Three at least will be required, and they can be obtained second-hand for about $2.50 or so. The most convenient power to start with are about 7, 15, and 30 to the inch of aperture, giving 63, 135, 270 on the 9 in. When experience is gained a fourth of about
55 to the inch will be useful for double stars and faint details on planets; and if a still higher power is required the field lens of this may be removed, the eye-lenses alone giving 75 to the inch, or 675 on the 9 in.; it will seldom or never be advisable or necessary to go so high. For general work it will probably be found that about 30 to the inch (270) is the most useful. If the focal length of the mirror is stated when buying, the optician will supply the correct powers. Eyepieces by Zeiss and Steinheil are listed at $3 or so, with their focal lengths in millimetres marked on them. One millimetre =.04 in. nearly, and the magnifying power is equal to
Focal length of mirror Focal length of eyepiece
A Zollner star spectroscope to fit the 135 power will give good views of the spectra of stars down to the 3d or 4th magnitude. This merely requires fitting like a cap on to the flange of the previously focussed eyepiece.
For observation of the sun I recommend the method of projection on a sheet of paper or a card with a low eyepiece. If the expense of a diagonal solar reflector is allowable, the sun may be examined directly, with a dark glass cap, but under no circumstances should any attempt be made to examine the sun directly without some such aid. The heat concentrated by a 9 in. mirror or, indeed, by any size over 2 1/2 in. or 3 in. is enough to instantly melt or crack any dark glass on the eyepiece, unless, indeed, the mirror is used unsil-vered. If it is wished to examine the sun directly and no " solar diagonal " is at hand, the aperture should be reduced to 2 1/2 in., or at the most 3 in., by an "eccentric " stop, so that one side of the mirror only is used. This should not be placed in contact with the mirror, but a few inches away.
A cap with a very light neutral-tinted glass to fit the lowest power eyepiece is very useful for observing the moon. Of course, if caps, spectroscopes, etc., will fit all the eyepieces, so much the better; and all the eye pieces should, of course, be fitted with the standard screw.
A dew-cap, or short cylinder of tin or paper, blackened inside, to fit over the object-glass of the finder is most useful, and saves a lot of trouble due to dewing of the object-glass.
Before concluding, there is one piece of apparatus I should like to mention - the Barlow lens. This is an achromatic concave lens which, placed in front of the eyepiece at a few inches distance, at the same time enlarges the image and throws it further ont from the main tube. It is almost a necessity if a solar diagonal reflector is to be used. A very efficient substitute is an ordinary concave eyeglass of about 10 in. (negative) focus, which may be mounted in a wood or brass cylinder and placed inside the eyepiece tube. I used this plan for a considerable time for all purposes, as the concave lens has the effect, in my case, at least, of improving eatly the performance of an under-corrected mirror. Of course, with high powers a certain amount of color is introduced into the image, but much less than might be thought, while with low powers, for example, the prismatic effect was quite unnoticeable at or near the center of the field. I merely give this as a hint. A good mirror requires no such help.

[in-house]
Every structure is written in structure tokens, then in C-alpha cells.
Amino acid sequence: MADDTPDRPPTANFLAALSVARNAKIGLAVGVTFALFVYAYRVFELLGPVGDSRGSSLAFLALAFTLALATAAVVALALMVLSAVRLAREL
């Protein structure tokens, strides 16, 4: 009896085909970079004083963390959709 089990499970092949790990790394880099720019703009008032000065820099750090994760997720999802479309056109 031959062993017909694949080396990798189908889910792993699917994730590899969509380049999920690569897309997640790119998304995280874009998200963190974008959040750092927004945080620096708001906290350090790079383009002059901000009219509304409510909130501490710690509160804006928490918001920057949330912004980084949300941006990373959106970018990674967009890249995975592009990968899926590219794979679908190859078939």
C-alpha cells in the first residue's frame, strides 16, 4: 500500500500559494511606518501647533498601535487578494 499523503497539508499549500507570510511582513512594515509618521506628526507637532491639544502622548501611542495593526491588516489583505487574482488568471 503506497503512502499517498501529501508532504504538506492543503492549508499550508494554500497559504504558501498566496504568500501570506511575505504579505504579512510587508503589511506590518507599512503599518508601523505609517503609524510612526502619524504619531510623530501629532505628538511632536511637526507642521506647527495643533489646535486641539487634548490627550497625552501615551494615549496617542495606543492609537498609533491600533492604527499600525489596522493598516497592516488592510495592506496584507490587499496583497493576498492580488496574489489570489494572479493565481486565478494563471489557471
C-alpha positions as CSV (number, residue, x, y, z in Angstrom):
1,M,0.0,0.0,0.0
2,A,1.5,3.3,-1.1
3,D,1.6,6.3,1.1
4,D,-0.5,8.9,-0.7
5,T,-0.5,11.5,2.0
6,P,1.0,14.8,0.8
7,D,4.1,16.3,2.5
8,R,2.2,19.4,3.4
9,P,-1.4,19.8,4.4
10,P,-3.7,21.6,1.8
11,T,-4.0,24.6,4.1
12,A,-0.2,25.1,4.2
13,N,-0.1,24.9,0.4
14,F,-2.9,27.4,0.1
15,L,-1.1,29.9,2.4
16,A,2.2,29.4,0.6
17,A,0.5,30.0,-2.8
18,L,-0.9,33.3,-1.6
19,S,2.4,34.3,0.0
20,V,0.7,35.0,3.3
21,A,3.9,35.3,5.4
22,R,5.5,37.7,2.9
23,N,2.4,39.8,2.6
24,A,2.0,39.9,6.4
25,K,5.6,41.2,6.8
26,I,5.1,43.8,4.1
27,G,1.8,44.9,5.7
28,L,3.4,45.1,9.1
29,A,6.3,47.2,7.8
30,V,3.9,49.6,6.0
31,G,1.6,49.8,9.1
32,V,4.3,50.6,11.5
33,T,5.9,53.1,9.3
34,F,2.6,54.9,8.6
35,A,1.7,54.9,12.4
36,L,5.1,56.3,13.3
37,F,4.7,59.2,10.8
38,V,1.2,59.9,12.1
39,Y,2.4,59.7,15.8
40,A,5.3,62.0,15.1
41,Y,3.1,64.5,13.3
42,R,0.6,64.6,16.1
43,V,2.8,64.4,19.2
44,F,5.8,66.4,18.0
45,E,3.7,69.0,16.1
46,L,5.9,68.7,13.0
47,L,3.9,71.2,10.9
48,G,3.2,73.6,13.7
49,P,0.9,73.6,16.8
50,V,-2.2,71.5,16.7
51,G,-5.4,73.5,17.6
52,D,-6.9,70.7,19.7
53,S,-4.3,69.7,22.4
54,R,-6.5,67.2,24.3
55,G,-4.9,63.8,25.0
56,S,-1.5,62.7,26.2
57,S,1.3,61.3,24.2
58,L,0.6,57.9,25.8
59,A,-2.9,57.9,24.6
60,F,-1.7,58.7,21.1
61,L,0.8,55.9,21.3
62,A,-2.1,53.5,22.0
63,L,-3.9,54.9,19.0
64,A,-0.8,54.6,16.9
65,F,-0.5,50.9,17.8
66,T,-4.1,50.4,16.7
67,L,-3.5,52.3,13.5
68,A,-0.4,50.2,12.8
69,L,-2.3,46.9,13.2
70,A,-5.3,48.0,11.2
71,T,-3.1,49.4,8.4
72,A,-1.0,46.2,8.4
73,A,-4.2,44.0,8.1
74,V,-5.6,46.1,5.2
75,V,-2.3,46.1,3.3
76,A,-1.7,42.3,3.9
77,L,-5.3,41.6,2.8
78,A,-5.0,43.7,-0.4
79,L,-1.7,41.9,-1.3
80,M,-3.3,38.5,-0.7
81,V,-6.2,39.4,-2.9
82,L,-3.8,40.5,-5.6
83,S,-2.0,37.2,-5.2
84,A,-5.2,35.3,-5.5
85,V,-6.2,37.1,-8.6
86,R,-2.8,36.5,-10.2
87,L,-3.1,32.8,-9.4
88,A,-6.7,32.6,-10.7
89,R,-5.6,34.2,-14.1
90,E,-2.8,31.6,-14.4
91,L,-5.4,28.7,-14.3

I have now made as clear as I can how I was able to provide myself with a telescope which has proved of good quality at a very small cost. Throughout the articles I have recommended nothing that I have not myself tried and found successful; and even if the method I have adopted is imperfect, I think I may claim that it will for a given (small) sum of money provide a very much better instrument than could possibly be bought for the same sum. The cost of the 9 in. reflector I have described is, roughly, about $95, and I doubt if even a first-class 3 in. refractor could be bought secondhand for that sum. As from time to time queries are asked with regard to non-achromatic telescopes, perhaps I may conclude with a word of advice to the authors of those queries and others. It is this:
Do not attempt to make anything of the sort. Any non-achromatic telescope will be most unsatisfactory and not worth the trouble of fitting up. Make a reflector. If you are frightened at the details and difficulties of the work, get two 4 in. or 4 1/2 in. discs 3/1 or 1/2 in. thick. Grind the mirror to a good long focus5 or 6 ft. Never mind the testing of the curve, and polish on fine cloth instead of pitch, if you are afraid of pitch. Get a bit of plate glass 1 in. in diameter to serve as a flat. Get an eyepiece giving about a hundred diameters, and mount the whole thing roughly on a post. You will not have, a first-class instrument, but it will be as easy to make as a non-achromatic refractor, quite as cheap and immeasurably superior. This to the beginner who does not want to go to the trouble of testing, etc.; but there is no doubt whatever that he will sooner or later take up the work seriously and turn out a good instrument.
I trust that these articles may have been of some use to some beginner or other; and I must apologize for having taken so long to complete them.